Not often do I feel the need to highlight a leather strap but it must be said the piece of animal hide used to fix the Globemaster to your wrist is just about as good as it gets. The blue leather used on this particular model is probably one of the supplest I’ve ever had the pleasure of wearing and coupled with Omega’s deployant clasp, it is pretty much a perfect match.
While the Globemaster’s design pays subtle tributes to the past, more importantly is what Omega have brought to the watchmaking game and horology in general. This is the first watch from Omega to feature a movement that has been certified by the Swiss Federal Institute of Metrology, but just what is this? Know as the METAS for short, in December of 2014, OMEGA held a press conference together with the Swiss Federal Institute of Metrology to announce a new watch certification process that will become active in 2015. The Globemaster is the first watch to be tested and approved according to this new process, which, in addition to measuring the performance of the watch in daily wearing conditions, ensures that it functions properly when exposed to strong magnetic fields of 15,000 gauss. Any watch brand can submit its watches for these METAS-approved tests in order to receive Master Chronometer standing, a label that at once makes a statement about the quality of not only the mechanical movement but also of the watch itself.
Before the watch is exposed to the magnetic field and its performance is measured according to the criteria approved by METAS, the movement must pass the tests established by the Contrôle Officiel Suisse des Chronomètres (COSC). Along with their watch, customers will receive a certification card that includes an identification number that they can use to see how their watches performed on each test. This documentation is proof that the watch has been certified by METAS. Though it will be interesting to see, if any, which watch manufactures will submit their pieces.
Turning the timepiece over and peering through the scratch-resistant sapphire crystal, you see the in-house Co-Axial Master Chronometer calibre 8900 (8901 if the case is made of gold) that has been finished in arabesque Geneva waves. The calibre 8900 makes use of a silicon balance spring, which is inherently anti-magnetic but it also make use of anti-magnetic alloys for other important components. While these parts cannot be fully observed through the case back, I think from a horological standpoint it’s a pleasure to know. After all, Omega are the only watch brand to have succeeded in developing a timepiece that can withstand 15,000 gauss, which was first seen in the Aqua Terra 15K gauss.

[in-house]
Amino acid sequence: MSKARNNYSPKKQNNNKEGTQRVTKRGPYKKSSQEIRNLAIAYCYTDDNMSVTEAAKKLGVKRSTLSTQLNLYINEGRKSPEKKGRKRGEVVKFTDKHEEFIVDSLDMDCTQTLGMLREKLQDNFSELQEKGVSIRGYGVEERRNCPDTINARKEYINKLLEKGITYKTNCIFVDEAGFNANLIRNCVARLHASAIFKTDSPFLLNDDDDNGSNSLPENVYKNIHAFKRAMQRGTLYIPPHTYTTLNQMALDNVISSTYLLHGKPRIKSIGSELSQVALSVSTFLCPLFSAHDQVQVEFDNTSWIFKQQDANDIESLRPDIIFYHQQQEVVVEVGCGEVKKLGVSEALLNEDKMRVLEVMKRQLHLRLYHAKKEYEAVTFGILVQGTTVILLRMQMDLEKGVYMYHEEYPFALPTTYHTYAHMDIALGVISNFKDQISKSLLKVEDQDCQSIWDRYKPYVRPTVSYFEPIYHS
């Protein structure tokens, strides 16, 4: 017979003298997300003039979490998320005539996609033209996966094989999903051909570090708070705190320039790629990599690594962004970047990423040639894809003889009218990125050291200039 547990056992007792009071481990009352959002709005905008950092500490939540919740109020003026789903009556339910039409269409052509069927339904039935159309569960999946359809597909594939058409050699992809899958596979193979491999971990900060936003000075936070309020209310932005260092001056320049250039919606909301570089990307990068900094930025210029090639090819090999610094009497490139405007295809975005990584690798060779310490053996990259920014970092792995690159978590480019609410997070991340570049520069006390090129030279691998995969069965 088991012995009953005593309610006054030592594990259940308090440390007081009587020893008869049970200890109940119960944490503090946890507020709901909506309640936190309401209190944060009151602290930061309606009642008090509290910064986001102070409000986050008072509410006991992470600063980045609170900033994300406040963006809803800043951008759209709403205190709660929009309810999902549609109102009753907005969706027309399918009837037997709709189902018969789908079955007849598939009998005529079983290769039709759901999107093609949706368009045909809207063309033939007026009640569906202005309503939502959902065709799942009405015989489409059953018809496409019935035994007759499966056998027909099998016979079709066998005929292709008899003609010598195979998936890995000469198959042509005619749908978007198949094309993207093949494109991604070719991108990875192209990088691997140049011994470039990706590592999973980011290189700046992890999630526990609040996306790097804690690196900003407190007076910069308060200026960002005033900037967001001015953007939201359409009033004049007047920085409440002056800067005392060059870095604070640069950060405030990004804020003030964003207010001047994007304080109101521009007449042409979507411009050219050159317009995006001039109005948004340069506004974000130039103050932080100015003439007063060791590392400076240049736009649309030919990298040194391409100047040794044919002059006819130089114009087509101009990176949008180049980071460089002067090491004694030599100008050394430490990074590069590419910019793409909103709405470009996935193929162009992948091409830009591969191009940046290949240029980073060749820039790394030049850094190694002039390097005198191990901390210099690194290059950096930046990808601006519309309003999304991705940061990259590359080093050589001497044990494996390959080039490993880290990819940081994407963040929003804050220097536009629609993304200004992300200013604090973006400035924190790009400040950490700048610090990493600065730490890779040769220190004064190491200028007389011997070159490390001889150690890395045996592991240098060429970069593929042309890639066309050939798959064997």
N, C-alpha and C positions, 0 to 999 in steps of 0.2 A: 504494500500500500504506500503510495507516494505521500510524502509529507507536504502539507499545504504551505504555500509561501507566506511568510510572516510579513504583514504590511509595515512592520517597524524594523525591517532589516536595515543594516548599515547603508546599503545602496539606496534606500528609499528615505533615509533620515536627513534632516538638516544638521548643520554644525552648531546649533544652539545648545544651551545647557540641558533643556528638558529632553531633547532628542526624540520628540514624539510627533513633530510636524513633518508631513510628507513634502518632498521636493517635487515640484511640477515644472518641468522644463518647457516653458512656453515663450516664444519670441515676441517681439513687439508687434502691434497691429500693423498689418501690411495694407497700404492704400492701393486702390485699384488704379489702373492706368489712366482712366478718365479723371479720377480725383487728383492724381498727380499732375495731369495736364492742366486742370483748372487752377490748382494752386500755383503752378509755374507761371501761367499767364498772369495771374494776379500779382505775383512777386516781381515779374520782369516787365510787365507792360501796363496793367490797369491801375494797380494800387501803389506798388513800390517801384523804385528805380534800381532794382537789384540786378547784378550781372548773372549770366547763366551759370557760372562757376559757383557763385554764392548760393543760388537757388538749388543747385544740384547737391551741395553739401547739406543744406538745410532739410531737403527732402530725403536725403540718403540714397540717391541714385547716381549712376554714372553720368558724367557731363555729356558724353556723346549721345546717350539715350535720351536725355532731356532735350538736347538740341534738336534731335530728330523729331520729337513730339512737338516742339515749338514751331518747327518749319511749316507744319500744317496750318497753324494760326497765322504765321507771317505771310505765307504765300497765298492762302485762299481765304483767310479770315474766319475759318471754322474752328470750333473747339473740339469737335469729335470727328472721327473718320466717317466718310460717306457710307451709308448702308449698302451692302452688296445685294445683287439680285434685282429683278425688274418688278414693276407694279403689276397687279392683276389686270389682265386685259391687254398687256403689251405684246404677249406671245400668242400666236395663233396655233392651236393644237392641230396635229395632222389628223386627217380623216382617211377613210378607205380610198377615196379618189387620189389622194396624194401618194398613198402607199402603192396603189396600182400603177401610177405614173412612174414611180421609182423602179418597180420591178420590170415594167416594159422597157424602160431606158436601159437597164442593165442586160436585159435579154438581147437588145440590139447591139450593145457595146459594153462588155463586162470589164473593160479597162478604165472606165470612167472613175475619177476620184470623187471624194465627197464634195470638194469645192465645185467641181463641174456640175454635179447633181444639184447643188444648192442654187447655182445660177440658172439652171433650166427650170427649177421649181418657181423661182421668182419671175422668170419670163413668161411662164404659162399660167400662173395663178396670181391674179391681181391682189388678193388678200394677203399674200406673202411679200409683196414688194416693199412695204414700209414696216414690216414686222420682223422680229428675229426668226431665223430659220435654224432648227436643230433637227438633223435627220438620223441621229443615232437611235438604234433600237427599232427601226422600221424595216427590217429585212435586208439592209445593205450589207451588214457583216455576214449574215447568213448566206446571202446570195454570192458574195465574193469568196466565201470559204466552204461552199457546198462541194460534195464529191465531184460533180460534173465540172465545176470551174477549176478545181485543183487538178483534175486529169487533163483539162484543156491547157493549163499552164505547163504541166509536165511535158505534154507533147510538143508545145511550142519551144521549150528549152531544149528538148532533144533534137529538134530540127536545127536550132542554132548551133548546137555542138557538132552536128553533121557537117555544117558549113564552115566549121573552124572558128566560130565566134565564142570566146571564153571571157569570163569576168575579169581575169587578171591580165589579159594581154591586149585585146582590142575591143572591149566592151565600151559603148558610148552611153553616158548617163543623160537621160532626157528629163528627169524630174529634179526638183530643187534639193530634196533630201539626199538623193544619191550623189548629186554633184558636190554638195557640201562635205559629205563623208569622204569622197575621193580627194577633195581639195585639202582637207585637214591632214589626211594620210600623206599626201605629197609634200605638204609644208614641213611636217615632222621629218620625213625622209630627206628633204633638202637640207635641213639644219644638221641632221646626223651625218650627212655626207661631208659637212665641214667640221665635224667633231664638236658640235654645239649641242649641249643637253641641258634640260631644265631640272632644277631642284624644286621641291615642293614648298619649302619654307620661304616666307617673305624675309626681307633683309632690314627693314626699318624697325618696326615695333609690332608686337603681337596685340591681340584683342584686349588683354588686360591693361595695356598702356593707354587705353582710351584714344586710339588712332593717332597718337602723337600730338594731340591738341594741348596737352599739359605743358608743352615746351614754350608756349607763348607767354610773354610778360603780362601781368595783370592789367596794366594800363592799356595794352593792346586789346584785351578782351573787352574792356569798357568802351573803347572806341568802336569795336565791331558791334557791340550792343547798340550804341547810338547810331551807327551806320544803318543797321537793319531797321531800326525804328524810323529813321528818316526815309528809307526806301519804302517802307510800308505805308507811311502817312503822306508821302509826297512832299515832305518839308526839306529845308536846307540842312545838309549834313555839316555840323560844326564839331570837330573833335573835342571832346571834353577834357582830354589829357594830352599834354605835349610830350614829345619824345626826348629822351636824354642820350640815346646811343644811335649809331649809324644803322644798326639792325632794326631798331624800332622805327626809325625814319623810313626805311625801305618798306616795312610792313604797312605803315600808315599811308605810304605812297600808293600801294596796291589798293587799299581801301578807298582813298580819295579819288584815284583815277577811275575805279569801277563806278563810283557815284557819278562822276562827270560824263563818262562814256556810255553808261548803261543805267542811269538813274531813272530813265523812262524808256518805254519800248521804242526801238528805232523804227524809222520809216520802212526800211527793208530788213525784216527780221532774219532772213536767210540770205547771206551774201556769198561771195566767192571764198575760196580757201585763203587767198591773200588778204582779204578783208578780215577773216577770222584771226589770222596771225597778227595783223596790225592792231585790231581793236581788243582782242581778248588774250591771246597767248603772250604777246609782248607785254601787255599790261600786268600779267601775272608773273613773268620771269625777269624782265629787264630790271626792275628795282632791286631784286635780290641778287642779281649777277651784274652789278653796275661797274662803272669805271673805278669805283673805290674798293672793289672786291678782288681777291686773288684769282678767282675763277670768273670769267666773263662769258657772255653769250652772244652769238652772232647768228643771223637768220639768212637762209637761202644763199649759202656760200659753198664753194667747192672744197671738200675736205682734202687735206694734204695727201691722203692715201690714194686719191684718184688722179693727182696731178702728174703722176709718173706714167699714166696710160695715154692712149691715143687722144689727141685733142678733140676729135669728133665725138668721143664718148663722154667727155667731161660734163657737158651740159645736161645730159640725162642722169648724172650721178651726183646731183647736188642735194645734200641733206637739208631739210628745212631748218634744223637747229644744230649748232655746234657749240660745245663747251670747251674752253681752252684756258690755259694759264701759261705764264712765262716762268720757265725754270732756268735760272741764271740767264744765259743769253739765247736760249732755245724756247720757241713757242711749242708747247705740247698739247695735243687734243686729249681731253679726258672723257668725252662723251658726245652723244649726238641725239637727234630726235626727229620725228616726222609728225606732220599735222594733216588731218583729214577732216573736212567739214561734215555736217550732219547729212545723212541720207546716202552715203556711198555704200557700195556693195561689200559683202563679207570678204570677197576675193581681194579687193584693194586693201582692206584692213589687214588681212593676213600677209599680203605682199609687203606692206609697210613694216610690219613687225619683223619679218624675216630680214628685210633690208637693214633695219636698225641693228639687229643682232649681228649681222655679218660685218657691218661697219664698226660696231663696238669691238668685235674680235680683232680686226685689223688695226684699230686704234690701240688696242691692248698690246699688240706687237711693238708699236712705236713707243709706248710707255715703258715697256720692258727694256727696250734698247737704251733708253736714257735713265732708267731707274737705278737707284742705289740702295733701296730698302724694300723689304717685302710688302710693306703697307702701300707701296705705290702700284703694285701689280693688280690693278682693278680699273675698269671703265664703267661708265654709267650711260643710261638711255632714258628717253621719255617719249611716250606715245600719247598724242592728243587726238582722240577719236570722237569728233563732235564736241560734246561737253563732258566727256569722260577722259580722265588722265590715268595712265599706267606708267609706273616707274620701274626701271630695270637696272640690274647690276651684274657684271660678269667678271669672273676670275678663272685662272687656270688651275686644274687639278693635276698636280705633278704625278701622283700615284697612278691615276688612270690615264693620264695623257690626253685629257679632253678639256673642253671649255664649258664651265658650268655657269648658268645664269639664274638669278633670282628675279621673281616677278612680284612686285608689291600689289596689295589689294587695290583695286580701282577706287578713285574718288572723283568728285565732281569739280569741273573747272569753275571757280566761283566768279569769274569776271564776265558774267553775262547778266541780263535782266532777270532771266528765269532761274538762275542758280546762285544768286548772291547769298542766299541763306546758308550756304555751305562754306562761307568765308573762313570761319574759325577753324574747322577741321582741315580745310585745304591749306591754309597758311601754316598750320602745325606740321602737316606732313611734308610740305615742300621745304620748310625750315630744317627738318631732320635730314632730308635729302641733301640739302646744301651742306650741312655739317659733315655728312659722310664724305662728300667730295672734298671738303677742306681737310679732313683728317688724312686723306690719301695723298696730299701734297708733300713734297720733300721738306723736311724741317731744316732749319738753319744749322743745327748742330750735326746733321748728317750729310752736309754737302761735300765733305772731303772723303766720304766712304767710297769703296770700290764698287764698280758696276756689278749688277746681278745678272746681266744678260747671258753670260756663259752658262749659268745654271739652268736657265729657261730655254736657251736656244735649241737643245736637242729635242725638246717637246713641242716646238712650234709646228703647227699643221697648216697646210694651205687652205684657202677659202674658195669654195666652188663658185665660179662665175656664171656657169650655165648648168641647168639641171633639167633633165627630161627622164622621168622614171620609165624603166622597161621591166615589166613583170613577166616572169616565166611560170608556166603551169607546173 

That said 15,000 gauss does sound rather extreme and is this advancement in watchmaking relevant in today’s world? In all honesty probably not but magnetism is still a bit of a hazard that rears its head in odd little places, ranging from mobile phones to laptops and what not. But I think it is safe to say that with the Globemaster on your wrist, this is for sure much less of a worry.
Personally, I like the new Globemaster and I say new because it is indeed not a new range but more of a continuation of old. You see, the first Globemaster was actually the Constellation but renamed for the American market for legal reasons. Another company in the U.S. owned the name Constellation, at the time of the launch into the American market, so the name Globemaster was used.
The Globemaster is a very versatile wrist companion. While it is a dress watch by virtue of its design, it actually embraces casual attire rather well; I would even go as far as saying you can still wear it with rather sporty attire too. The all brushed surfaces of the Globemaster (especially in steel), bar the few polished bevels mentioned above, really enhances this watches versatile capabilities. The case measure in at 39mm, which on paper isn’t very big, but because of the dials simplistic and uncluttered layout, you’d be forgiven for thinking it was actually around the 40mm mark. On the wrist, it wears beautifully coupled with that leather strap I spoke of – it is indeed one of the most comfortable timepieces I’ve worn.
The pie-pan dial is a lovely little feature, which harks back to the Constellation of old but it just falls short a little of the overall effect. I’ve mentioned my thoughts on the bezel before and they haven’t changed, again, it is a nostalgic little touch by Omega, tying in two traits from the Globemaster’s vintage counterparts. However, this may be somewhat of a problem for some because the Globemaster does lack a little of the charm and endearment of the 1950s and 60s Constellation; it can be forgiven of its shortcomings in this department, as it more than makes up for it in its technological prowess.
The new Globemaster is available in a range of variations as mentioned above and prices will range from £4,785 – £13,670, with the exception of the Platinum version that is limited to 352 pieces and will retail for £28,100. For more information on the new Globemaster visit the official Omega website.